Giardia — not Saturday Night fever
So is it, a) An Italian chef, b) Manager of the NY Yankees, c) A flower in your mother’s garden, d) A Greek opera singer, e) A musical group, f) What Bemidji State hockey fans get, g) All of the above, or h) None of the above? It is definitely not your mother’s gardenia! The closest would be what Bemidji State fans get, as we will see, but the answer is None of the above.
Well then, what exactly is “giardia”? Giardia, scientifically know as Giardia intestinallis, is a microscopic parasite that causes a diarrhea illness known as giardiasis. Some common names are Beaver Fever, Montezuma’s Revenge, Forest Flu, Travelers D, or The Trots.
It is a global disease that is associated with contaminated water. The incidence is highest in developing countries and only infects 2 percent of adults and 6-8 percent of children in the United States.
People become infected by swallowing giardia cysts found in contaminated water or occasionally food. Acute symptoms include diarrhea, gas, stomach or abdominal cramps, greasy stools that tend to float, upset stomach or nausea, vomiting, and dehydration. In children, severe giardiasis may cause delayed physical and mental growth.
The disease is not fatal and in fact 2/3 of infected people show no symptoms. However, those that become infected will have explosive diarrhea that can last for months if untreated. Treatment is with doctor prescribed antibiotics.
This is an important topic locally, as trout season opens Saturday and many anglers may take a sip of water when they become thirsty while fishing. Don’t! We have beaver in practically all of our lakes, ponds, and streams and they are carriers. Hence the common name beaver fever, can lead to Saturday Night fever one might surmise.
Beaver are carriers, as are muskrats, and release cysts into the water. These cysts can live for months in cold water. Once inside the human body, stomach acids degrade the cysts, which releases the parasite. The parasite clings to the wall of the small intestine, feeds, produces cysts, which are swept into the fecal stream, and ultimately into waters. Prevention is simple, fishermen … don’t drink the water from lakes, ponds, or streams.
Hunters who use dogs should also heed this warning. Dogs can and do contract giardia by drinking water where beaver are found. Symptoms in canines are diarrhea, with a very foul odor and mucous, which is very frequent. Also, passing very foul gas, poor coat quality, and vomiting. Over time a dog will lose weight and become lethargic. A vet can prescribe medication to kill the parasite. It would also be wise to decontaminate the dogs house, bedding, etc. Dogs can transmit beaver fever to humans.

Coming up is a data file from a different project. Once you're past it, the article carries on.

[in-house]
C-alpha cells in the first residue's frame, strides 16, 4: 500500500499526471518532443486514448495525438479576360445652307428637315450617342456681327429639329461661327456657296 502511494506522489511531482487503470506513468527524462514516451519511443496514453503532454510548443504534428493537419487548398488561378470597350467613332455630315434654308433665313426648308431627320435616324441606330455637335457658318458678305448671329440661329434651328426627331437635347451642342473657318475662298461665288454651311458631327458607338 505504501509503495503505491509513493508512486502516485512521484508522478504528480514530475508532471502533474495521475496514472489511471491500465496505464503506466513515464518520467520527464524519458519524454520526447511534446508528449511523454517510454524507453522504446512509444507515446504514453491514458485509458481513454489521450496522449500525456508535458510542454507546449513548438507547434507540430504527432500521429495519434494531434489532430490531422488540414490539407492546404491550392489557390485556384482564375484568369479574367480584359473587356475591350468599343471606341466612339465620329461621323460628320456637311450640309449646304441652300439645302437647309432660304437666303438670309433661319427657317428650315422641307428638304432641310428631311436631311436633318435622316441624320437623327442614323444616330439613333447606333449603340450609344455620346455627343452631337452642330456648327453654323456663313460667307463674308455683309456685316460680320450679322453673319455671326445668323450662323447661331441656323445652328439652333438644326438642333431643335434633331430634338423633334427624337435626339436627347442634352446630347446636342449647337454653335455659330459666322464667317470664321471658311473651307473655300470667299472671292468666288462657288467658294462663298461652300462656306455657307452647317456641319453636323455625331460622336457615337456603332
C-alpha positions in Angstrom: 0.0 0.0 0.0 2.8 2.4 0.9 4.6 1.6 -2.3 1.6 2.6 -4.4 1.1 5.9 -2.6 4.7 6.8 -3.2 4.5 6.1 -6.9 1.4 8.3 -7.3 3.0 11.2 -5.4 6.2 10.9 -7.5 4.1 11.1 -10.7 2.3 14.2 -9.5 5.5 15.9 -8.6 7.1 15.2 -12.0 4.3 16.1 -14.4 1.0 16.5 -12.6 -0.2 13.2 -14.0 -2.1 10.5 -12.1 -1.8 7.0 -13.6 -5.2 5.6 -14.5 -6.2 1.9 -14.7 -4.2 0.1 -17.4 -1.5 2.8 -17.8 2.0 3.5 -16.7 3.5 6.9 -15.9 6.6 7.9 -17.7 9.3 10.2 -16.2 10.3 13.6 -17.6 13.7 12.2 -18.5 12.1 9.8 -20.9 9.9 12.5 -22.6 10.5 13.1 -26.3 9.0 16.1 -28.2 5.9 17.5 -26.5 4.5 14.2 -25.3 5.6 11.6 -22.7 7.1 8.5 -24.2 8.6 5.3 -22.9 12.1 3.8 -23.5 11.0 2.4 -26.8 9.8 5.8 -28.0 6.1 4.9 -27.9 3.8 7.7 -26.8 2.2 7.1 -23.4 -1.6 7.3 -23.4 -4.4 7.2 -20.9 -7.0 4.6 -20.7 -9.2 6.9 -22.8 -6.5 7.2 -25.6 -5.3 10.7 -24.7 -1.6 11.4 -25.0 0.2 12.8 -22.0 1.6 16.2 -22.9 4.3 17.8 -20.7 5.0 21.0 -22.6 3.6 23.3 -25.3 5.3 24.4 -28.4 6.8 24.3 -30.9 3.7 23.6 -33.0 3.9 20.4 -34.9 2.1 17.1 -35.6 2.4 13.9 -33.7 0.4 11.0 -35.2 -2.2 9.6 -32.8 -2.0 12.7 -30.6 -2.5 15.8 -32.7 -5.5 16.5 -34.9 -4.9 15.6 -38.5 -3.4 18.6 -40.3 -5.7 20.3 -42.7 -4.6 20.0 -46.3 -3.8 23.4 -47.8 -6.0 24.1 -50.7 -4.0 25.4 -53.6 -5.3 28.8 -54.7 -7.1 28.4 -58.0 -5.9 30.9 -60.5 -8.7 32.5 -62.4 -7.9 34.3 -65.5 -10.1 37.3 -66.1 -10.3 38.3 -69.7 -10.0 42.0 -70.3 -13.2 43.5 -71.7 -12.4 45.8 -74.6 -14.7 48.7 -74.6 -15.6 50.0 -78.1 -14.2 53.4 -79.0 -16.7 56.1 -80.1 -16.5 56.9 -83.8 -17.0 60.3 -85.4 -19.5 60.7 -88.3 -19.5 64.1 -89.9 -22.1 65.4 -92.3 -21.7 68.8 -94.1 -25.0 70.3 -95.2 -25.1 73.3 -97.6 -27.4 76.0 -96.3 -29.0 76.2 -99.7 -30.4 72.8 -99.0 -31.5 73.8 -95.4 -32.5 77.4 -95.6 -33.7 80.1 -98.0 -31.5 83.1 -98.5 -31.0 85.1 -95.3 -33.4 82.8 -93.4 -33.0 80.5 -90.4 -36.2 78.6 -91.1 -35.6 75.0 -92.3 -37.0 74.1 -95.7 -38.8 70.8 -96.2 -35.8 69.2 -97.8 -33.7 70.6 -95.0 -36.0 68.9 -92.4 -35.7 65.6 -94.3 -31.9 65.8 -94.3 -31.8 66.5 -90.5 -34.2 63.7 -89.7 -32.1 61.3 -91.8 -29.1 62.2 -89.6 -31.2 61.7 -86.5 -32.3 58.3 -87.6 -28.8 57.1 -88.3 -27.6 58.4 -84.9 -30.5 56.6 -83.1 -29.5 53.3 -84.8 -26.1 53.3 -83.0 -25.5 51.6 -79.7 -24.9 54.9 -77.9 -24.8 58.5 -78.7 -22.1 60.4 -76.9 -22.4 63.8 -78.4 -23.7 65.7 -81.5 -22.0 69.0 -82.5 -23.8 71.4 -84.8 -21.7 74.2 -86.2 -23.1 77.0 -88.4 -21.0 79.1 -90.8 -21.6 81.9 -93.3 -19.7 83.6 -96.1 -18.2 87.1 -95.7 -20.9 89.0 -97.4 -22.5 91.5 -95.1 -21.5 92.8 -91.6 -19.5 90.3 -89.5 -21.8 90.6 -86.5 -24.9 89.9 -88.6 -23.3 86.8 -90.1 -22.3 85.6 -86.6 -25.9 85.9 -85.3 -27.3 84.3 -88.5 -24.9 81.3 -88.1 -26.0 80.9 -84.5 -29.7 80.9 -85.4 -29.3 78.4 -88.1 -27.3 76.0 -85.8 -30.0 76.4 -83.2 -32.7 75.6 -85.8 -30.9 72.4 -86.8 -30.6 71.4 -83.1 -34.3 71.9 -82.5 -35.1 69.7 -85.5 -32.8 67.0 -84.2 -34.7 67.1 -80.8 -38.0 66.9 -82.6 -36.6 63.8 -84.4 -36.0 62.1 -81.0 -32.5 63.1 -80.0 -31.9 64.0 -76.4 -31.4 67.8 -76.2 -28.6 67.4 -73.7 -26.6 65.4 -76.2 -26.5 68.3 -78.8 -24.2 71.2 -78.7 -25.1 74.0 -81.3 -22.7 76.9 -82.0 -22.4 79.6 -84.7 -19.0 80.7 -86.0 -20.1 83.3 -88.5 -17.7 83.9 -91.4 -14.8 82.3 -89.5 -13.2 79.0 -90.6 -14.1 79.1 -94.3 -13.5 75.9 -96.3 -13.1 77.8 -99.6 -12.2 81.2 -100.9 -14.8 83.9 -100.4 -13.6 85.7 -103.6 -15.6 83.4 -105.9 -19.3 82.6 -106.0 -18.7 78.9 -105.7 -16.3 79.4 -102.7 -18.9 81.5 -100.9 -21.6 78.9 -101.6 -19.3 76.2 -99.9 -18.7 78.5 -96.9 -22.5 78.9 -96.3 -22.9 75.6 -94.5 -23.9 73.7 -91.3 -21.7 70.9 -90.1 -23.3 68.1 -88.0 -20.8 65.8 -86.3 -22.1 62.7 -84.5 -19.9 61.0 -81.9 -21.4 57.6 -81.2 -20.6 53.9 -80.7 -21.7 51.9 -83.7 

Many a traveler to Mexico has contracted giardiasis, which is also known as Montezuma’s Revenge. Substandard sewage control can and does lead to contaminated well water, so something as harmless as adding ice cubes to one’s beverage can lead to a ruined vacation. Hence, the old saying about when in Mexico “Don’t drink the water” is good advice.
Many a GI serving in a developing country has contracted giardiasis when on patrol with no water purification tablets. They describe a very, very unpleasant experience. So, anglers should never drink from a lake or stream, unless the water is purified.
A brief fishing forecast for Saturday’s trout season opener … our local streams are high, cold, and stained which does not make for good fishing. However, for the avid steelheader, there should be good numbers of steelies in many local rivers. Remember the old adage that trout fishing is best when the maple leaves are as big as a squirrels ear. Yours truly will be out fishing one of the local brook trout lakes.
Final word: Fishing is a verb and catching is another verb!